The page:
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The Evolution of Stone

I&S gets an exclusive look inside Cosentino’s Almeria headquarters and takes stock of the company’s future

By Adam Moore

The words “evolution” and “stone” aren’t typically heard in the same sentence, but talking with the (very friendly) people at Cosentino’s expanding corporate campus in Almeria, Spain, the words are paired together frequently and effortlessly.

As the creators of Silestone, the antimicrobial quartz-based surfacing material found in kitchens the world over, as well as a host of other innovative products, including Sensa (a revolutionary anti-stain treatment developed for granite) and Eco by Cosentino (a worktop made of 75 percent recycled material), the company has been a leader in steadily pushing the art and science of stone surfacing forward over the past two decades. Along the way, the company has built more than 70 Cosentino centers around the globe—each of which acts as a distribution center as well as a public face to designers and stone masons interested in specifying Cosentino products—and claims a 75 percent share of all quartz surfacing sales in the United States.

But even as the company’s growing brand recognition both in the United States and in developing markets like China is being cemented through slick ad campaigns, celebrity endorsements and high-profile specifications, the evolution of stone continues unabated. According to Francisco Cosentino, president of the Cosentino Group, the bathroom is shaping up to be the next frontier. Silestone’s durability and antimicrobial properties make it an ideal addition to bathrooms, and the company has begun prototyping shower pans with the material, complete with integrated drains and anti-slip surfaces (see the slideshow above for examples). Designers in the United States can expect to see the new range of bathroom products in early 2012.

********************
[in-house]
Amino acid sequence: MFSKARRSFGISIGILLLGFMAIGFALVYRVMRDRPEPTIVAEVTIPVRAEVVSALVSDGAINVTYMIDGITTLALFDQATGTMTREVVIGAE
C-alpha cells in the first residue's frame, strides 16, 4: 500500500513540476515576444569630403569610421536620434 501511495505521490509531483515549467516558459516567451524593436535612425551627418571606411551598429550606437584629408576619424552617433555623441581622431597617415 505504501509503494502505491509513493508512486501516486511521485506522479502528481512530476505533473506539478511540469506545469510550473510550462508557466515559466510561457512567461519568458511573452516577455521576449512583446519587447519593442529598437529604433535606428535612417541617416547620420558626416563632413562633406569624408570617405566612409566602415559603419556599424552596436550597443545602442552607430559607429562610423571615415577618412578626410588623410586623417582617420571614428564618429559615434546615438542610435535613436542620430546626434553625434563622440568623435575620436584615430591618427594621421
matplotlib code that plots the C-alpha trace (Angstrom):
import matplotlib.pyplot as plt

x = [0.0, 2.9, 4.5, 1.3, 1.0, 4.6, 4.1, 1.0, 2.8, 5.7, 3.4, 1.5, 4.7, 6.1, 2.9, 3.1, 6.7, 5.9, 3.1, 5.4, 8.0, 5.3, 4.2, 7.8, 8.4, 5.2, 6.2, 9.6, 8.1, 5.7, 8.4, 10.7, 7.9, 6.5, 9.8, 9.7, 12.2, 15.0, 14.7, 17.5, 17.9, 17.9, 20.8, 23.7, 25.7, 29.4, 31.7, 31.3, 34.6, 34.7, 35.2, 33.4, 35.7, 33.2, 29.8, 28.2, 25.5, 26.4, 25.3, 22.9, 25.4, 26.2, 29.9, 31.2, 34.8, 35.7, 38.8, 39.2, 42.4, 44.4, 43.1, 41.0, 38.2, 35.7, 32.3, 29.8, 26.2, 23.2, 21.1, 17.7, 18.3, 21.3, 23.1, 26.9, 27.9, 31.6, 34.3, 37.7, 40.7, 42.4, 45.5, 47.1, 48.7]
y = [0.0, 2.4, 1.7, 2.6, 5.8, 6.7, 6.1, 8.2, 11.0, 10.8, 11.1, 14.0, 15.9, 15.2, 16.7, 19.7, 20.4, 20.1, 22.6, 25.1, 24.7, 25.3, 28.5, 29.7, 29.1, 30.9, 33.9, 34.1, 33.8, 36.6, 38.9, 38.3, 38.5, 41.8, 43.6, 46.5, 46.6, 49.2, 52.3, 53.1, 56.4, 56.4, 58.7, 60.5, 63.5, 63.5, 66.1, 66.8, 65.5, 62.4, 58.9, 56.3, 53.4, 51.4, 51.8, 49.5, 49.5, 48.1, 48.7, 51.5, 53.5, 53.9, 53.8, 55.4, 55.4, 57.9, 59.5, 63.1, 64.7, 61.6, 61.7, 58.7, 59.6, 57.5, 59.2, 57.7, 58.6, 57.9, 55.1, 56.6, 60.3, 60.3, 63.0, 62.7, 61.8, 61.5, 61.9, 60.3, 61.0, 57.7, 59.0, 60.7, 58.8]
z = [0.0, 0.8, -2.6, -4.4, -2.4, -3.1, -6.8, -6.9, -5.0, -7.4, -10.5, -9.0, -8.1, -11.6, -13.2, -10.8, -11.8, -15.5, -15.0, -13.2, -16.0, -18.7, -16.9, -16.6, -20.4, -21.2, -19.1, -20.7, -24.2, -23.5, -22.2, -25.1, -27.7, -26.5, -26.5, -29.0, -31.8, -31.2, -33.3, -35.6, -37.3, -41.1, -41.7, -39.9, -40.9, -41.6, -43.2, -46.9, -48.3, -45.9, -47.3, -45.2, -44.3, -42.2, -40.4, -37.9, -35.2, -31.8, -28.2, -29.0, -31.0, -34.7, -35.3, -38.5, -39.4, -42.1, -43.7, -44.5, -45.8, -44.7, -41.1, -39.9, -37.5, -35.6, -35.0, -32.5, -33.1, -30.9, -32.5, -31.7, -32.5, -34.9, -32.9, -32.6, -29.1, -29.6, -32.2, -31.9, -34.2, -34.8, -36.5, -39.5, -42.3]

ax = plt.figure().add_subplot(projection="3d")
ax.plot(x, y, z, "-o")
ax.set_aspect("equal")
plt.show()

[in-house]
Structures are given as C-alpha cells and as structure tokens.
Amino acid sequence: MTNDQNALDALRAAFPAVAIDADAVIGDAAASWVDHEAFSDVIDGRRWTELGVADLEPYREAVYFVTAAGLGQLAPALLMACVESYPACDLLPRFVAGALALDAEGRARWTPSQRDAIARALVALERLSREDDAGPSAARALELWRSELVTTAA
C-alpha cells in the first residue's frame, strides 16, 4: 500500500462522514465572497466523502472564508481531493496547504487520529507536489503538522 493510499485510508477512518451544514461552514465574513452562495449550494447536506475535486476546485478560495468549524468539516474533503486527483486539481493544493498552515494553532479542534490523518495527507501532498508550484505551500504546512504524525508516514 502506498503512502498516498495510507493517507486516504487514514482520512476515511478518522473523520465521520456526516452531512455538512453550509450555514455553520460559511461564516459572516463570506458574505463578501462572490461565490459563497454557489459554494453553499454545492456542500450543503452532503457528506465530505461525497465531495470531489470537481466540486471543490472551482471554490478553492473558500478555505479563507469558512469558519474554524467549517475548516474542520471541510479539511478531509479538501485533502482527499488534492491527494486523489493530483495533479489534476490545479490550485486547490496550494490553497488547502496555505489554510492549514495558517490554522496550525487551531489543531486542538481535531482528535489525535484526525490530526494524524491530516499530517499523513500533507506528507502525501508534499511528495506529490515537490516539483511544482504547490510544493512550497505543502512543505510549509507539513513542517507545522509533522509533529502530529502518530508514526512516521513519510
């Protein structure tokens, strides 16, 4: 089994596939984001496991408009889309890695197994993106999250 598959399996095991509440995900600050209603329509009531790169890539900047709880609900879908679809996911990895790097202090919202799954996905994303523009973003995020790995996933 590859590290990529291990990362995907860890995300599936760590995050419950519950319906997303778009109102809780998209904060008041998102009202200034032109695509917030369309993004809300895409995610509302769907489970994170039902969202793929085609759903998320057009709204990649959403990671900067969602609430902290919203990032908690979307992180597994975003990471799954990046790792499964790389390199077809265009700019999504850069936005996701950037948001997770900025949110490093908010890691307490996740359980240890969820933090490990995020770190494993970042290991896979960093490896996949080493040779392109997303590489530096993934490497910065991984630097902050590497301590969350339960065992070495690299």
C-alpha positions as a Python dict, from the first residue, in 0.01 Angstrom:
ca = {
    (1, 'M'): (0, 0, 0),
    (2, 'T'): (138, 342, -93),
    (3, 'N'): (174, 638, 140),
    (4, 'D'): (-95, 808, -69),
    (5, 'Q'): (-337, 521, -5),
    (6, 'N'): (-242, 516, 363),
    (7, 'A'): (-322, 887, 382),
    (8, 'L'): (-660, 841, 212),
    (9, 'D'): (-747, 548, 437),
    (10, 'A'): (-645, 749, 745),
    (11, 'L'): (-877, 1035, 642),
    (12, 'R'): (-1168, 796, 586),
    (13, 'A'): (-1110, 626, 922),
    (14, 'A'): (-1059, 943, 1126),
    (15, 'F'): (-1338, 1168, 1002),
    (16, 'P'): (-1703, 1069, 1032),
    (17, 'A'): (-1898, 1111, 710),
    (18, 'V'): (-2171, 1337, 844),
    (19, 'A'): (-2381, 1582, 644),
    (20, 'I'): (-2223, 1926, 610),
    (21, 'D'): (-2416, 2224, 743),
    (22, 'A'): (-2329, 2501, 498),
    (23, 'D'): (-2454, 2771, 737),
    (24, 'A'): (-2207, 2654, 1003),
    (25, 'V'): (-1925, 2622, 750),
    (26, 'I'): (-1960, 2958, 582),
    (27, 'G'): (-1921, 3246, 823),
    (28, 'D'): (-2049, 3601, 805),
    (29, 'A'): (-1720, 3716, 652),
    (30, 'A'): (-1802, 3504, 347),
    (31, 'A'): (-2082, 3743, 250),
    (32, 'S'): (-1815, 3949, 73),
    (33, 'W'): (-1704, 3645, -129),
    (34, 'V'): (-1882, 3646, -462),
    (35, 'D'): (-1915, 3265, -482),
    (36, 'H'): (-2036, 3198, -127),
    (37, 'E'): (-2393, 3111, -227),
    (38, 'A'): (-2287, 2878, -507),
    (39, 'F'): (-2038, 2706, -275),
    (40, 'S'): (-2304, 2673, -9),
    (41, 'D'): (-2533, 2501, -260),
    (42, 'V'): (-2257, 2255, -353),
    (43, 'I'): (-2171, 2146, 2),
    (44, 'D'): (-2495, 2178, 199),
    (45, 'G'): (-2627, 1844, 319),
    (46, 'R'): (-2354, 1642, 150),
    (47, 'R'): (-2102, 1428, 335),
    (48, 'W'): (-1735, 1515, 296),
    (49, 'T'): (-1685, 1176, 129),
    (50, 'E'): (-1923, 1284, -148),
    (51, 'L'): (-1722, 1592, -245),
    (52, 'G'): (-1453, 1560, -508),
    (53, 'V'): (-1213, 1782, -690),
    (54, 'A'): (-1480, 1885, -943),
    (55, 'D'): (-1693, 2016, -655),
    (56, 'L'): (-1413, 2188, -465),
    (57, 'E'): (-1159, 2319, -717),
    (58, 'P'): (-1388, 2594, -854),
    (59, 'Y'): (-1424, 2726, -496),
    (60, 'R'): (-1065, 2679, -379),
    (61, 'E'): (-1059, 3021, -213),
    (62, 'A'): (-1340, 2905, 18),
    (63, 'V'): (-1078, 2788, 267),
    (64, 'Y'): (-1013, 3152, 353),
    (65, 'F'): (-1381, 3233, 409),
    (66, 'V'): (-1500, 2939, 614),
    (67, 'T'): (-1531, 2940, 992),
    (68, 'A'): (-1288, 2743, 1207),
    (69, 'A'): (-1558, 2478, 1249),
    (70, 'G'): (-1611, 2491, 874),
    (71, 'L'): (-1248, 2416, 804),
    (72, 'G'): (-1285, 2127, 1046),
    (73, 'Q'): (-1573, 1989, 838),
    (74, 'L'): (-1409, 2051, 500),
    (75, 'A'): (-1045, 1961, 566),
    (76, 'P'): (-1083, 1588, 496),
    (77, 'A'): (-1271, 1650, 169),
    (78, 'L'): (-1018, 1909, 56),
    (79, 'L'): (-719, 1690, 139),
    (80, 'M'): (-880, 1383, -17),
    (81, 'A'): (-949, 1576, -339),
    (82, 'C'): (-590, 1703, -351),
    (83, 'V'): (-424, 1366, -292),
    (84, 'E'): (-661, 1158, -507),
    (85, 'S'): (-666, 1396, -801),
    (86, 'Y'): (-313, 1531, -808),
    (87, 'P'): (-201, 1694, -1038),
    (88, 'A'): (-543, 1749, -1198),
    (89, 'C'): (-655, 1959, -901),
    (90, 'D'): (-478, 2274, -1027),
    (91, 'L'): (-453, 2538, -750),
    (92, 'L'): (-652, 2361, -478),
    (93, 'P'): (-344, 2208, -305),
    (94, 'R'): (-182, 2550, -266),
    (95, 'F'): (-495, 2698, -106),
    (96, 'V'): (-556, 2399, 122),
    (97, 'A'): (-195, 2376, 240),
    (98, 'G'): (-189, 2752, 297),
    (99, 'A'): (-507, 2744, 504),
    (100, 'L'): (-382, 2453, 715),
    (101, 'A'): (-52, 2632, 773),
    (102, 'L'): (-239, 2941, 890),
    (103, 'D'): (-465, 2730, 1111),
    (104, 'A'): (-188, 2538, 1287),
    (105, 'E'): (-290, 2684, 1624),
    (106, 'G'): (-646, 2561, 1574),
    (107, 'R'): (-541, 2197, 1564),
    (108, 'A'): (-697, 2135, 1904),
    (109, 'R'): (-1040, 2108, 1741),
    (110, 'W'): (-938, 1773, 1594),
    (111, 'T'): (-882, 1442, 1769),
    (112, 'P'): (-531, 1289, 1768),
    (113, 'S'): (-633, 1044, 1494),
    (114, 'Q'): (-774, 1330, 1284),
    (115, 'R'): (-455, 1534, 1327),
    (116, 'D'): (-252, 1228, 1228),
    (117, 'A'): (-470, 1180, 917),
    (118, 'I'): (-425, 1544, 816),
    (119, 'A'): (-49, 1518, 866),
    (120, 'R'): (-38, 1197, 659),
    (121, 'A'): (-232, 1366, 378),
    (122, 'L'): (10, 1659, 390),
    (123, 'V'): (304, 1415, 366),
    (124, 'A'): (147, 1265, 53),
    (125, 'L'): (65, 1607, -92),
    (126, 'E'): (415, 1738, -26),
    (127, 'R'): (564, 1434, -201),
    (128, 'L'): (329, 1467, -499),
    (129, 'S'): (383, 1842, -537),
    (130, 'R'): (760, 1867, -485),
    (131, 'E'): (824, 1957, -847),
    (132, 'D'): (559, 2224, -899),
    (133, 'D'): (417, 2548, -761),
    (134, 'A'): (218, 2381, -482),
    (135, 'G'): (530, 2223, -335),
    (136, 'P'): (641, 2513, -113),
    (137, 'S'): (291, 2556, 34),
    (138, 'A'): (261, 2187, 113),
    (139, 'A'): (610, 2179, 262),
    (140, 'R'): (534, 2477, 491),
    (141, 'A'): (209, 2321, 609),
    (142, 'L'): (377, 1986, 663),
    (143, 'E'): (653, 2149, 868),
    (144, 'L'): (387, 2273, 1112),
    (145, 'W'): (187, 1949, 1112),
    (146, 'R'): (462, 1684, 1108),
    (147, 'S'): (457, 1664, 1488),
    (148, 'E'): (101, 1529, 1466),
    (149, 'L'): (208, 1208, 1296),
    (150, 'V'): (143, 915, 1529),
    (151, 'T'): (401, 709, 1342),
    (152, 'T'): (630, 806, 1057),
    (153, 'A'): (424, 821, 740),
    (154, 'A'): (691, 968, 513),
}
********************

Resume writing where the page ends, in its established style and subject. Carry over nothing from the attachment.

Other exciting innovations include Cosentino’s seamless Integrity sink, which is fabricated in three-dimensions from a solid piece of Silestone and is perfect for the monolithic look favored by modern designers, and the Nebula family of Silestone colors, which makes use of new technology to create deeper and more natural-looking surfaces. Nebula adds six bold looks (including Lyra and Doradus, shown above) to the Silestone collection, pushing the total number of colors to well over 50.

But perhaps the most exciting development to come from the company is not a product at all. Cosentino is in the midst of a large expansion effort in the United States, and is working to push the number of Cosentino Centers in the states from 15 to 30 in the next three years. The company just recently opened a center in Chicago, and plans to have additional centers in Orlando, San Francisco, San Diego, San Antonio, Cincinati and Kansas City by the end of the year. Next year, four centers will be opened in New York City alone, all in an effort to connect with designers and improve distribution.

It’s an aggressive strategy, but certainly not an unexpected one for a company that defines itself through the survival of the fittest. 

“There are two ways of competing: one is price, and the other way is making things differently than others,” Francisco Cosentino said during a question and answer session. “We try to make things differently than the rest.”